Miles Luna: Knuckle Sandwich. I don’t know if any of you guys heard of Knuckle Sandwich. It came out last year, a year of so many great games, so I kind of understand why it flew under the radar. But oh my god, that game has a free demo. It’s like two hours long. That kind of sets up the story. That is so laugh out loud funny. I would describe it as Earthbound and Undertale. But the turn-based combat is settled through WarioWare minigames. The writing is phenomenal. The animation is fantastic. The music slaps. Please, please, please go play Knuckle Sandwich. I can’t shout it out enough.

Francine Bridge: I am very glad that I have an answer for this because I’ve actually had very little time to play video games over the last year. As it turns out, when you’re making video games, you suddenly get the play way less video games. But I want to shout out Angel At Dusk, which is available on Steam. It’s published by Henteko Doujin. And it’s by a developer… a single guy named Akiragoya, who’s done a lot of shmups, like bullet-hell style games, like Tohou. But this game was sent to me a bunch by friends who were all collectively saying ‘this looks like something you designed! Did you work on this? Did this guy steal your brain?’ Etc., although he’s been doing this a lot longer than I have.

And it is a shmup game in which you play as an angel, millions of years in the future, murdering millions of other angels, and all the angels look like they are made out of like a million human body parts, taken apart and put back together in weird ways. And the storyline is about the value of sentience versus non-sentience and the nature of time as an observable concept, and whether an observation of time makes the universe exist, and two factions of angels fighting it out to decide whether everyone should just let the sun consume them or whether they should leave the planet. It’s a real mess, but I’ve been kind of obsessed with it. And I’ve never played shmups before, they’re normally very brutally difficult. And this one is much more parseable and has a huge number of weird bio-ships and stuff to play as, so I highly recommend Angel at Dusk.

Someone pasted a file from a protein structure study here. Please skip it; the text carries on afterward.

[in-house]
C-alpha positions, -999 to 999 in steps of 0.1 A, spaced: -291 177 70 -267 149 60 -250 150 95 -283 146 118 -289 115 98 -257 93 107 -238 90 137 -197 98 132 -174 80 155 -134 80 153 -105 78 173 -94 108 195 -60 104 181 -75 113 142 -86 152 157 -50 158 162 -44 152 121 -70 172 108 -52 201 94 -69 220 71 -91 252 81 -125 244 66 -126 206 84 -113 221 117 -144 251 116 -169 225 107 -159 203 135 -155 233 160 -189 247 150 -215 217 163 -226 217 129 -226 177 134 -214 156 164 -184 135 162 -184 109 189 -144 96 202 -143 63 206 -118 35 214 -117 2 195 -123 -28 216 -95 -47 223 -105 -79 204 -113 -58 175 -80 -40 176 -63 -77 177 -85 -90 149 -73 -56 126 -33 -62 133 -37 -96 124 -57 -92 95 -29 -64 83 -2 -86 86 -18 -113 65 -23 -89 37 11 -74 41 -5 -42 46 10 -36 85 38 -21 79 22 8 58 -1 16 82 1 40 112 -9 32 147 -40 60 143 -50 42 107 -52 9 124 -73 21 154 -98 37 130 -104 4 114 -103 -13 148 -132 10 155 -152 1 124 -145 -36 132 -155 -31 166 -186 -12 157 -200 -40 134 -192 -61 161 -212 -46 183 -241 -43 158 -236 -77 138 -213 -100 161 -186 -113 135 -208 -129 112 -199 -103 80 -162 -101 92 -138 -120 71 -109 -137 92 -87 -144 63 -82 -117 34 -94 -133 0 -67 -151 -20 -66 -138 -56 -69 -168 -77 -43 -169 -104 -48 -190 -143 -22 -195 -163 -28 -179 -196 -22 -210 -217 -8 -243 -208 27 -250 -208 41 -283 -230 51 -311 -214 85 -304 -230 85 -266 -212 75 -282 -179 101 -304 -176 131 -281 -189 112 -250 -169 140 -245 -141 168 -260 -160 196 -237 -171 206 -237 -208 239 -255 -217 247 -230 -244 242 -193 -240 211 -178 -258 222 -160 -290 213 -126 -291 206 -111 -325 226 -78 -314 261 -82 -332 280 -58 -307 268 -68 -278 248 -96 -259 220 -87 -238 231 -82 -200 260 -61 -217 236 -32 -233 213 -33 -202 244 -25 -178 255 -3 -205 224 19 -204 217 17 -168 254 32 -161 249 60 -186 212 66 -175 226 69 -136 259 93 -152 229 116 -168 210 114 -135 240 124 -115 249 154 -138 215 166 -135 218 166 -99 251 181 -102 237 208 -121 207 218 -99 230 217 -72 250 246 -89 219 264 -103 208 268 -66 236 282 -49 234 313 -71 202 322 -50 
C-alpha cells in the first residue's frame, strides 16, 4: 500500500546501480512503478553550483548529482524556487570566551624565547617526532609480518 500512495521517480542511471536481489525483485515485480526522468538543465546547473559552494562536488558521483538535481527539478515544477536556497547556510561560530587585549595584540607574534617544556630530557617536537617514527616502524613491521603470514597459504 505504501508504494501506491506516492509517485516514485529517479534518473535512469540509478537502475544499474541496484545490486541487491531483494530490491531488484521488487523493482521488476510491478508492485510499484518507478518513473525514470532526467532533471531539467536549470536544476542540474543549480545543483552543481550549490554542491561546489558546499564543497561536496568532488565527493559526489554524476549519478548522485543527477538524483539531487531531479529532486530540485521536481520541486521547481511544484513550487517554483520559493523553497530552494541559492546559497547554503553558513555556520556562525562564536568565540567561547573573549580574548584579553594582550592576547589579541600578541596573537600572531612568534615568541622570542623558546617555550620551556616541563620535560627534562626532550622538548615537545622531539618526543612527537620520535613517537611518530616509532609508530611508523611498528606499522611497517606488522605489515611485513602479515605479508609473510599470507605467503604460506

Miles: Listening to that description was like listening to the tastiest jazz solo. That was just like ‘Yes, say more, say more!’

Brian: This is like the Evangelion movie, but a conversation.

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Brian Barnett writes reviews, guides, features, & more for IGN & GameSpot. You can get your fix of his antics on YouTube, Twitch, Twitter, Bluesky, & Backloggd, & check out his fantastic video game talk show, The Platformers, on Backloggd & Apple Podcasts.